You can use the Social Media-based Expertise Locator to find experts on any topic base don social media data such as: tags, communities, wikis, blogs, forums, bookmarks, etc. Then you can view evidence to learn what makes them an expert in the field. Next you can find out how to connect with the expert. You can also find people similar to the given expert. It was developed by the IBM Research Group in Haifa. Here is a screen shot on how it works.
Here is a pop-up on an individual.
Expediting Expertise – Jie Lu
This tool combines analytics and social software to concretely measure the user’s current expertise level for a given topic. Then it can facilitate improvement with learning recommendations. It allows you to rapidly identify and grow expertise within the organization. Here are two screen shots to show you how it looks. First there is your score.
Then there are recommendations for how to improve your score.
Social Knowledge Management – Hiro Takagi
This tool uses information sources to uncover knowledge assets. Then employees can “like,” “mention,” and/or share their discoveries. People can also post requests for documents on certain topics and others can find them. Then the documents get placed into Connections for greater accessibility and further enhancements. It employs “cardification” by which a report card is created for each document where it can be rated and ranked. It will get elevated in Connections if people find it valuable. To get started the tool uses gamification to help useful documents go viral. Here is an image on how it works.
Work Marketplace – Steve Dill
This tool allows people to post work assignments and have others bid on doing them. This work exchange allows request to be shared within a community or across and organization. Colleagues can select, bid, or compete for work. It is especially useful for people between projects. After a project is completed the person’s participation is evaluated. A digital reputation can be earned based on the work performed. Teams can self-organize to bid on projects.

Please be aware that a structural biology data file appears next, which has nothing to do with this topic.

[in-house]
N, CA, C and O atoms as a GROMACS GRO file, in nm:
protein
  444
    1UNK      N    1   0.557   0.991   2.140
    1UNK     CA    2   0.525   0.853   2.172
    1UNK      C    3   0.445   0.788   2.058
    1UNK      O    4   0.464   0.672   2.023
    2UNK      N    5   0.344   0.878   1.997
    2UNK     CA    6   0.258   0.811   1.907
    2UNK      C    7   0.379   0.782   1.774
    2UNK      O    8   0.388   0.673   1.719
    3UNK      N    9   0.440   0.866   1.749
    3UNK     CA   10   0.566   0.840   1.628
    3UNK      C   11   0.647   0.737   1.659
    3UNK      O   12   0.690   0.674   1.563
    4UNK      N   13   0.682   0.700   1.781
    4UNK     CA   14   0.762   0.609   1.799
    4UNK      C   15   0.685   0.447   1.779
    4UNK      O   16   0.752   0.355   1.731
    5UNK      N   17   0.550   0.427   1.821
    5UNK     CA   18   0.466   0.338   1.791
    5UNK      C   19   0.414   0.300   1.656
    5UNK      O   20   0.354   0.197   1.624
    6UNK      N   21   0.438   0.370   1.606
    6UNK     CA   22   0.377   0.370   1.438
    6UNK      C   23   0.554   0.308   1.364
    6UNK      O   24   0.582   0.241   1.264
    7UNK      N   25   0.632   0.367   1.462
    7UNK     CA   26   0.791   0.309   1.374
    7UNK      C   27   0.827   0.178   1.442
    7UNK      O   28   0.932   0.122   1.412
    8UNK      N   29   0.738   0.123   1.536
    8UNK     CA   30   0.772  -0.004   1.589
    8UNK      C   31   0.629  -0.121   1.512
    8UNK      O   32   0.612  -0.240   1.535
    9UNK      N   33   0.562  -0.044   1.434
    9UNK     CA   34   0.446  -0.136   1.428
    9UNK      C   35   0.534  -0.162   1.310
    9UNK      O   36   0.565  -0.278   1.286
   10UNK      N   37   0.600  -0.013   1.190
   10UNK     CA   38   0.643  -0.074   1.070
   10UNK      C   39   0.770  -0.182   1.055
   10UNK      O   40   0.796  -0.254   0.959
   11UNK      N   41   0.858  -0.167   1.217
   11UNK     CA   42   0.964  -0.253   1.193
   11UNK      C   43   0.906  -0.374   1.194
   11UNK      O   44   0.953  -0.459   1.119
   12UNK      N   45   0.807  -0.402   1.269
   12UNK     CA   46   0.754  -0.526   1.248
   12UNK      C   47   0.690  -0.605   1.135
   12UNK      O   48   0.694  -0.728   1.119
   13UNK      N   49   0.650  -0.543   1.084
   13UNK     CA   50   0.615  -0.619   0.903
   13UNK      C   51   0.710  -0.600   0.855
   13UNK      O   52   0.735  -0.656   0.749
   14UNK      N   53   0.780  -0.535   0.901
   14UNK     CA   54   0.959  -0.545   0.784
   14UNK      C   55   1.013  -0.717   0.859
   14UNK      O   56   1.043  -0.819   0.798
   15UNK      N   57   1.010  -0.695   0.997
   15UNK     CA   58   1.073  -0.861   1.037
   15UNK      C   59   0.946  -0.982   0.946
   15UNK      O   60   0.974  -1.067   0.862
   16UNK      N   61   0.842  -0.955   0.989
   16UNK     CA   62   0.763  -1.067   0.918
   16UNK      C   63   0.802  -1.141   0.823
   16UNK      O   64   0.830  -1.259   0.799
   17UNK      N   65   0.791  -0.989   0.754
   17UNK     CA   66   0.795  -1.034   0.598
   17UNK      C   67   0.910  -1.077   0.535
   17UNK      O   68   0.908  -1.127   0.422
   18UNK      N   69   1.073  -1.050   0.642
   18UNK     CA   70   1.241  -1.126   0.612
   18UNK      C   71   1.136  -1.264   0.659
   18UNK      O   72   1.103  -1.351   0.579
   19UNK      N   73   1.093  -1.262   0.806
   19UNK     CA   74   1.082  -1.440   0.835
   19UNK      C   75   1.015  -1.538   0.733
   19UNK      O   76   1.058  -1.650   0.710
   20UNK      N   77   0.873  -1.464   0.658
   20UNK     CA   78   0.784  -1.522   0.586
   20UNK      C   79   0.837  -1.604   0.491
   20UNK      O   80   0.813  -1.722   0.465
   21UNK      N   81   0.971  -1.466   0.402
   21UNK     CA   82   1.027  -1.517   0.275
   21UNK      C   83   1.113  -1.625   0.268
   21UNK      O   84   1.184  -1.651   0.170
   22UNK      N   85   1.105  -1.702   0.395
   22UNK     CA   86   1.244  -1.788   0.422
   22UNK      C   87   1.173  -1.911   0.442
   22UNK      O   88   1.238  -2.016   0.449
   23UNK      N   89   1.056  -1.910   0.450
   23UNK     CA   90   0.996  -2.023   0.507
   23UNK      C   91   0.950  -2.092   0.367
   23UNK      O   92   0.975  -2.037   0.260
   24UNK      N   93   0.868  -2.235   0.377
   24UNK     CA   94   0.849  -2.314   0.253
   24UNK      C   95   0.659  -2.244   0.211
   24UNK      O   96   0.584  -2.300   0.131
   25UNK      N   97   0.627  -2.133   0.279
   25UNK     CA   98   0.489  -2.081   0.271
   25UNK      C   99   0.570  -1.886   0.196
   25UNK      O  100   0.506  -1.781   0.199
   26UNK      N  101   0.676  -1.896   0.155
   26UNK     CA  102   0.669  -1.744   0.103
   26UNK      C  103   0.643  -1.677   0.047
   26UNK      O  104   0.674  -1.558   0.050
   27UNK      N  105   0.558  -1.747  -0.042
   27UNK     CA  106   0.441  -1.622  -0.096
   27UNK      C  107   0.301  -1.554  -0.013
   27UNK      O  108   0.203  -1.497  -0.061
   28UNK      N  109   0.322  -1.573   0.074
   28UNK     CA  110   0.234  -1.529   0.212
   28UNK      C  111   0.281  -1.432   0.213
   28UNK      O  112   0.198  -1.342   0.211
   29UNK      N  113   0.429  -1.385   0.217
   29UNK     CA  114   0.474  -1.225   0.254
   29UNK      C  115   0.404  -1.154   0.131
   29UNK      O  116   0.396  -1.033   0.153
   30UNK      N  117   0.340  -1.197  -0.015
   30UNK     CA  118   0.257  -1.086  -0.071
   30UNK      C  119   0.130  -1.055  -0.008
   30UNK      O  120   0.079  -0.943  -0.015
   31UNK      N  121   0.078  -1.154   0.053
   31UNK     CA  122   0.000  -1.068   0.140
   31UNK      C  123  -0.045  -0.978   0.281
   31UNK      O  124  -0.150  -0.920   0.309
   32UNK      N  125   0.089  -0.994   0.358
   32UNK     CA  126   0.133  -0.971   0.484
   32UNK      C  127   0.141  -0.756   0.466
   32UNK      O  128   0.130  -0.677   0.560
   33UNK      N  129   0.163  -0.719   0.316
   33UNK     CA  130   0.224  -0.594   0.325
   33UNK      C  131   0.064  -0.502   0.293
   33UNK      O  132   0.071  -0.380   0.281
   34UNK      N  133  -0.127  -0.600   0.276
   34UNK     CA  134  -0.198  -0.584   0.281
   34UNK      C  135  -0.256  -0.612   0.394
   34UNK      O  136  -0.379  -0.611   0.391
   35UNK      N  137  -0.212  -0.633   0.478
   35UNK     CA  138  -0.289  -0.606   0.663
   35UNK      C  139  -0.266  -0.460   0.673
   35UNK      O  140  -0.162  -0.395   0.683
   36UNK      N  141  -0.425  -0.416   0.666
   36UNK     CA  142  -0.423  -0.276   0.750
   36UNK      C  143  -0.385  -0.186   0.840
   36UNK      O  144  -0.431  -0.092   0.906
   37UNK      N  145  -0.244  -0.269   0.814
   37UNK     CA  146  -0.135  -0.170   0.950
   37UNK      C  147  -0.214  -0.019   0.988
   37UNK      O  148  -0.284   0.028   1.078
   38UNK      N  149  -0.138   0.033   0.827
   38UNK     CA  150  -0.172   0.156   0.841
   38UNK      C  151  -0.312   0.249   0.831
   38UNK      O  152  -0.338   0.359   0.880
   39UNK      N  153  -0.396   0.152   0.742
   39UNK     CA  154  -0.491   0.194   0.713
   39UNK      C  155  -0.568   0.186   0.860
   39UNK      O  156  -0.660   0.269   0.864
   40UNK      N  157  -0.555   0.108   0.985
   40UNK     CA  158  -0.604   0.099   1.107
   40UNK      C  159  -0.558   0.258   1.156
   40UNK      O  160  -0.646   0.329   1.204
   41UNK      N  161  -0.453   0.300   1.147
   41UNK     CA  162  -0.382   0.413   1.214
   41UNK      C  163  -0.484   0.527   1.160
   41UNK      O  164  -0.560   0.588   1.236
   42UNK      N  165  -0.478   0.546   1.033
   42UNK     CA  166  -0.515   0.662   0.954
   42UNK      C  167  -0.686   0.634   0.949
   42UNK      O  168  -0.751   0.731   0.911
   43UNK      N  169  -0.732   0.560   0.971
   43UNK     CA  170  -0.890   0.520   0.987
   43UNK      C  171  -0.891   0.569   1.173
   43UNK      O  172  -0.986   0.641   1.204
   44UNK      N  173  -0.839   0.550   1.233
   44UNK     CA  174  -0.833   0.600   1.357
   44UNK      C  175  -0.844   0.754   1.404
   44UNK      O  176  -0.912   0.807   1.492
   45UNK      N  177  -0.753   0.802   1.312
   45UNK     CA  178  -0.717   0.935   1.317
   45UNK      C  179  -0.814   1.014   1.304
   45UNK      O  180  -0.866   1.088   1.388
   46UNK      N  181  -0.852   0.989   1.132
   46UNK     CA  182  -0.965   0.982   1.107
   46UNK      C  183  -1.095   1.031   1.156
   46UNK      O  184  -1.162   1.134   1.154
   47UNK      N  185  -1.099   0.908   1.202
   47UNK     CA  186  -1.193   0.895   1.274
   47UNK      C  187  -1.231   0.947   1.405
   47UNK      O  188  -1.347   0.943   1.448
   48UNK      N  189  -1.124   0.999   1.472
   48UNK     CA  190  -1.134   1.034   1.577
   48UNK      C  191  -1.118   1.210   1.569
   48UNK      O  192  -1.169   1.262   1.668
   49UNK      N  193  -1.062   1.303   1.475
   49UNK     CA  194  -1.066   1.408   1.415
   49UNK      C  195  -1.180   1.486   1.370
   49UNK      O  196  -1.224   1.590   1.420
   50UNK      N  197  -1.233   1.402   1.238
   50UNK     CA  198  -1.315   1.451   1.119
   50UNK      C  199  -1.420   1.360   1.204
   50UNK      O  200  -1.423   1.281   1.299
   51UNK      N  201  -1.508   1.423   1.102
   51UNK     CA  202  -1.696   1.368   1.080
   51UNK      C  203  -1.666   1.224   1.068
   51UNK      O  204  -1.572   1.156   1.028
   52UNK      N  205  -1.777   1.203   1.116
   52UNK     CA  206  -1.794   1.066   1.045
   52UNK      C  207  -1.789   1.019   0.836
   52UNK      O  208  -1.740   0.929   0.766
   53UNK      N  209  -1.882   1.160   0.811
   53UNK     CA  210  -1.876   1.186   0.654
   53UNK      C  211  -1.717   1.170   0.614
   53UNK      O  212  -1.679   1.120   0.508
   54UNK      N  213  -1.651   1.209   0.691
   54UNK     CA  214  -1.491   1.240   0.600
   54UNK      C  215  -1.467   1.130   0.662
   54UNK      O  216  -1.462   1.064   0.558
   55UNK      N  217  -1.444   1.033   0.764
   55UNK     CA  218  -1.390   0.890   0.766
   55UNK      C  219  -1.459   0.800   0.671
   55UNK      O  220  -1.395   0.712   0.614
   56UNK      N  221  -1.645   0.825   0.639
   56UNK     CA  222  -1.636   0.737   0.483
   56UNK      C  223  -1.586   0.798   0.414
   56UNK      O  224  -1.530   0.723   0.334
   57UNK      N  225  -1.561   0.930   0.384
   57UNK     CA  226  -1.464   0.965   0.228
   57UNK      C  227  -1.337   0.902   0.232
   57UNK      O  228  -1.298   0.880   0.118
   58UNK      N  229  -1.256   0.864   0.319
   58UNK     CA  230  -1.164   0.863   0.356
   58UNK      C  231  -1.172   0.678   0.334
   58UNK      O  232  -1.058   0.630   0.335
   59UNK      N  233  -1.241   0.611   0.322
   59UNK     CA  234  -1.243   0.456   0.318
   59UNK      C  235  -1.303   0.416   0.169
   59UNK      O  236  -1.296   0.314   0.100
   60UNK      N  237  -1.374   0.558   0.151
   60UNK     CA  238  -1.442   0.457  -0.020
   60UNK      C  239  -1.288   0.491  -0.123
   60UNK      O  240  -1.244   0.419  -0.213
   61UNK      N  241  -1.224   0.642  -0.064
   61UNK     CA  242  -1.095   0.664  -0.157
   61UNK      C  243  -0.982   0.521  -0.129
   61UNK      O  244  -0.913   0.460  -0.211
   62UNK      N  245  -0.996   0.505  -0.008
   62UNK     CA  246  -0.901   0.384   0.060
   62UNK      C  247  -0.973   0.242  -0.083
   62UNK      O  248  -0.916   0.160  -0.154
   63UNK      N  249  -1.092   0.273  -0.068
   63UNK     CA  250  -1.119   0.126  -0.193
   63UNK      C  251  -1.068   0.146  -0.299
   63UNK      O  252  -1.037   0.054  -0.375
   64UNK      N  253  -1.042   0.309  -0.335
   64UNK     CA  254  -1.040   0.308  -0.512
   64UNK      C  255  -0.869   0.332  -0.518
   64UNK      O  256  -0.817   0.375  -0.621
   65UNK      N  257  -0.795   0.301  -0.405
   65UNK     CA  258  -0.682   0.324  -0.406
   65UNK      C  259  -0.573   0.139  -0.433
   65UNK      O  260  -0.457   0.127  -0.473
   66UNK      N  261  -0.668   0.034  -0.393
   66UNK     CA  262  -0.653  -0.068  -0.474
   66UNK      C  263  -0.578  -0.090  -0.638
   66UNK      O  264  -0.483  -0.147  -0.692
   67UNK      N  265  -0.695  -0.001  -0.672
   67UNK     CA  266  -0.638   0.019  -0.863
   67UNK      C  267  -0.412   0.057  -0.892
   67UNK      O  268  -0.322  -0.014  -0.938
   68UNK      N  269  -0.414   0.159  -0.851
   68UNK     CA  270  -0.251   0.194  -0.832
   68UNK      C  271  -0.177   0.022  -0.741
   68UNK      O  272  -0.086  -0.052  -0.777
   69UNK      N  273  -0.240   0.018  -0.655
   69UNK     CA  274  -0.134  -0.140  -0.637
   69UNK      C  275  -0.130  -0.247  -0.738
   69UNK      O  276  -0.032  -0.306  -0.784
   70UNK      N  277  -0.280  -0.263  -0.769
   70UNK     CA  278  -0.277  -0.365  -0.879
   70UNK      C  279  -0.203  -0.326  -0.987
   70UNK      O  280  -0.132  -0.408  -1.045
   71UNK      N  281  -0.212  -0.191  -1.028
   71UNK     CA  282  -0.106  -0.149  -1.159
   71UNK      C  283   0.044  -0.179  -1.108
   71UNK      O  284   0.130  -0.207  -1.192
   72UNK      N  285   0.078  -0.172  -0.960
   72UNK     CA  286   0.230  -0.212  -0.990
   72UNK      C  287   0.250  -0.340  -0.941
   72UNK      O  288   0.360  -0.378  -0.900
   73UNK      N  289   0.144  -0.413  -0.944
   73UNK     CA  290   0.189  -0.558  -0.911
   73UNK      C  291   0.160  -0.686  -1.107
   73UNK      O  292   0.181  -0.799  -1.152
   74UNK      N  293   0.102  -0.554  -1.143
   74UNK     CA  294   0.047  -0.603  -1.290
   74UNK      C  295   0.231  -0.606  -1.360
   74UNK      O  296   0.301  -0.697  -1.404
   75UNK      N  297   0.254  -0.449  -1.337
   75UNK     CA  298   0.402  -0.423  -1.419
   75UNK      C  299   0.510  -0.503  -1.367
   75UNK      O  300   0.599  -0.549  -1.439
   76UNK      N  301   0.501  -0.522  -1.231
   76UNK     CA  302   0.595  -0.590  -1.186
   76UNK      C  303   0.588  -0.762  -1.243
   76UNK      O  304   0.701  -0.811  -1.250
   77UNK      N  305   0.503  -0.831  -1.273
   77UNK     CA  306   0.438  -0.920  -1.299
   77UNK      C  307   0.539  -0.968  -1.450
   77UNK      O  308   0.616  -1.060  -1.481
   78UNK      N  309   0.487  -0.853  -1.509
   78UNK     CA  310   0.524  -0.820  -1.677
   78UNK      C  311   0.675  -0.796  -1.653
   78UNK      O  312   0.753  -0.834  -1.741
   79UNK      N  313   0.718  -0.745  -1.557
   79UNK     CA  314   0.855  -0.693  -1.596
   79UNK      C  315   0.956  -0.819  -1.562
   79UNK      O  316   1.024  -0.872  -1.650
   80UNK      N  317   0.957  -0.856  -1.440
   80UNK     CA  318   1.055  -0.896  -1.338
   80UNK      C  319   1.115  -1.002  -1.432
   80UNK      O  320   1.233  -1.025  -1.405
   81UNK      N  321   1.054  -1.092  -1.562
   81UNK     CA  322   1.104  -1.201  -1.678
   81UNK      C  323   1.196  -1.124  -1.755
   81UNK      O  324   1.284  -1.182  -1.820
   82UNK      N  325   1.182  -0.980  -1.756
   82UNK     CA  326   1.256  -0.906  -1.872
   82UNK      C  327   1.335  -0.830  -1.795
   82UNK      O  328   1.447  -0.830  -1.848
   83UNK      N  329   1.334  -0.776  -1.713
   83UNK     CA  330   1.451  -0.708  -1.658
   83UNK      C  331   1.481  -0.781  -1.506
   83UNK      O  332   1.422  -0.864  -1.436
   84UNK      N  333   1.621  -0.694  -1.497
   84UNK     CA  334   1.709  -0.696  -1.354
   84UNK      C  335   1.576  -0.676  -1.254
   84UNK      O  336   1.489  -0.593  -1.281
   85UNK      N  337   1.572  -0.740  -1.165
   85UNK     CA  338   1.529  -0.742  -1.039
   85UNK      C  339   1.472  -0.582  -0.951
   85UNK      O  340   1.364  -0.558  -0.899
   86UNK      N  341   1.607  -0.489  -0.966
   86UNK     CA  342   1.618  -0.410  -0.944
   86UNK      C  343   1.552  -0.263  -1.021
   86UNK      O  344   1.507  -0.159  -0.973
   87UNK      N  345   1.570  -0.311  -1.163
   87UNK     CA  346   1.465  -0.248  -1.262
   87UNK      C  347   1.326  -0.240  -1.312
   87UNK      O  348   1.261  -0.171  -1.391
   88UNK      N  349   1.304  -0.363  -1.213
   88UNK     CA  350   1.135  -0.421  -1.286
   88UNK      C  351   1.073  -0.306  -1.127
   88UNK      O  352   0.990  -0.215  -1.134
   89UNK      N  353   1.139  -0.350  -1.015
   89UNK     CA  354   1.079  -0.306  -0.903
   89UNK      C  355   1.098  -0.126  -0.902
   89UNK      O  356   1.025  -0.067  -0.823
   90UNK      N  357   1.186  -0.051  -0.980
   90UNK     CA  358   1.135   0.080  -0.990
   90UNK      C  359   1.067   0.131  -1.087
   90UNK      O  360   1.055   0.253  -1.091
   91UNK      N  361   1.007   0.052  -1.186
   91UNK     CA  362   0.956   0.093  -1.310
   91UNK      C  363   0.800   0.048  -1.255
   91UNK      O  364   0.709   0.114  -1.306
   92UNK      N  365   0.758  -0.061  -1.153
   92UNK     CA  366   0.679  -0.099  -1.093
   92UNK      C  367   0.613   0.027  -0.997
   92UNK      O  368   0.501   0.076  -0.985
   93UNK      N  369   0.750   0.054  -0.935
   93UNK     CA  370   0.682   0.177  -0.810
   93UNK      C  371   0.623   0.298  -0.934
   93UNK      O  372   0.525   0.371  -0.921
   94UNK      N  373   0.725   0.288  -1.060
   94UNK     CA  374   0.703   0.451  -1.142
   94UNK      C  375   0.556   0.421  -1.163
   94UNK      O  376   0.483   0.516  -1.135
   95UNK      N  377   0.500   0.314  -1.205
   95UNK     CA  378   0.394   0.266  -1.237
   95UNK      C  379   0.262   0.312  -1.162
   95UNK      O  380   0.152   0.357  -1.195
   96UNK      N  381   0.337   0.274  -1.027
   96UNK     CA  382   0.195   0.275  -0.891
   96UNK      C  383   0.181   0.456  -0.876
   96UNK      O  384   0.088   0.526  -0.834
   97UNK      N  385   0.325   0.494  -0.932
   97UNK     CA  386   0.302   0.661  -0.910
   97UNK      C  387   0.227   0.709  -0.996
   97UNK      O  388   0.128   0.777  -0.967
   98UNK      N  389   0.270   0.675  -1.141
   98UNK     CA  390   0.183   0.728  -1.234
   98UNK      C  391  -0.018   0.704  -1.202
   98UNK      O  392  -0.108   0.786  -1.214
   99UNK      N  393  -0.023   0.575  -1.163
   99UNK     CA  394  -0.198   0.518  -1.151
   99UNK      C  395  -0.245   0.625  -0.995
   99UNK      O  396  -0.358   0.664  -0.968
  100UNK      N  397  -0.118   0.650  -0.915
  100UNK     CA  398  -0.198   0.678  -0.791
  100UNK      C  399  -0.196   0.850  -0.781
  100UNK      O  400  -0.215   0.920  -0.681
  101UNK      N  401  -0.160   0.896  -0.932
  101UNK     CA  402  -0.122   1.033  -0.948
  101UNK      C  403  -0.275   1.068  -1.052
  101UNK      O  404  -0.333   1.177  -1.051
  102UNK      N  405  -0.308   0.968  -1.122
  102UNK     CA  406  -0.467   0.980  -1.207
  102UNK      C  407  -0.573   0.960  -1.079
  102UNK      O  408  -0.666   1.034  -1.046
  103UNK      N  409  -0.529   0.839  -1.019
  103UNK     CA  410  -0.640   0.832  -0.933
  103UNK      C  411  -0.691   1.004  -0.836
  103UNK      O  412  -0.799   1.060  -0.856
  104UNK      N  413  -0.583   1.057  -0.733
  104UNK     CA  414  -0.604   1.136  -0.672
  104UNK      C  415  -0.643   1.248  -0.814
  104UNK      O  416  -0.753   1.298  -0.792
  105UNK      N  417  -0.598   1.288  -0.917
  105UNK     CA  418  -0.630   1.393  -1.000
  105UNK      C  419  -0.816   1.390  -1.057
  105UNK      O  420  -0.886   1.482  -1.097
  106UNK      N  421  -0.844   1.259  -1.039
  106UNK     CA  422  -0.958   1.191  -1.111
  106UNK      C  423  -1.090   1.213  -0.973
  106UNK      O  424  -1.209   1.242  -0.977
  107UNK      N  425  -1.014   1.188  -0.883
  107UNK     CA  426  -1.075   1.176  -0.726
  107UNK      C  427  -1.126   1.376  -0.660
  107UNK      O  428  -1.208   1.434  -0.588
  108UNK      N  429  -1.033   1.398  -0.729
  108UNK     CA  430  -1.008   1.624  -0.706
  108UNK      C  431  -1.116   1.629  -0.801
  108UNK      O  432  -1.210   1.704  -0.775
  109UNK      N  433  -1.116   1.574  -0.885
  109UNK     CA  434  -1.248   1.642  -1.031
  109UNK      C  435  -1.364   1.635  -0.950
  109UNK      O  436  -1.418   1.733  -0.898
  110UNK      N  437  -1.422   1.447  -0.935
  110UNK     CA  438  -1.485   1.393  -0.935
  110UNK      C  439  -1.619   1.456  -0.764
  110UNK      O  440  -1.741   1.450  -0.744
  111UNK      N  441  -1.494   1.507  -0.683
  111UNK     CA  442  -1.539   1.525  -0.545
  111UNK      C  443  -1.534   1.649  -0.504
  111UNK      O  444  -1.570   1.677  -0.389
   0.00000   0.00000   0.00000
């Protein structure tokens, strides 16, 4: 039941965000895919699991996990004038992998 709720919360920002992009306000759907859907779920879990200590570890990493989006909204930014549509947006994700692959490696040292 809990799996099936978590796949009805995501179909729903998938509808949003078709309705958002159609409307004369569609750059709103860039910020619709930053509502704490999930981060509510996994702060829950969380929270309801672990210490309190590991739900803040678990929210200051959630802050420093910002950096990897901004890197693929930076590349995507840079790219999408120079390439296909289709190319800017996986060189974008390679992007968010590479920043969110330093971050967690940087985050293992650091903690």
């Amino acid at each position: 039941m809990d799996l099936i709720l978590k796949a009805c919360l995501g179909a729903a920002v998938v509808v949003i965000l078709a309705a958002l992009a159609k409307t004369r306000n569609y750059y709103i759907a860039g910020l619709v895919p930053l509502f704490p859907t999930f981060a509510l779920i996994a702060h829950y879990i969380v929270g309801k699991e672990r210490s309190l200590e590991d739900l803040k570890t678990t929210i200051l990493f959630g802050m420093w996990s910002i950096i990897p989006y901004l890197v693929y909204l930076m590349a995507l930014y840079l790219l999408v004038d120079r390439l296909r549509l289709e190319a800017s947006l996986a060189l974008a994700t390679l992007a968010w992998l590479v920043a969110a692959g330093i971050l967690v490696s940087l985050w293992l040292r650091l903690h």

IBMers Who Tweet – Casey Dugan
This tool first takes input from employees on possible IBMers who are tweeting. They look at anyone how mentions IBM in their twitter profile or in other ways. Then possible matches are found in IBM Connections profiles. Matches are contacted to verify accuracy and asked if they want to be included in the directory that gets analyzed. No one is required to participate. Over 500 IBMers have helped classify 7,000 Twitter accounts. Then the Twitter activity is made visible and analytics are applied including sentiment analysis and topic identification augmented by demographics and interactive data visualization. Below is a sample screen shot.
IBM Social Business Clinic
Kate Ehlich provided a demonstration of a survey that IBM is offering their clients on how effective their current social business is functioning. Below is a sample set of results. You can compare the results you gave your company (red) with the global averages (green) and those for your industry sector (gray).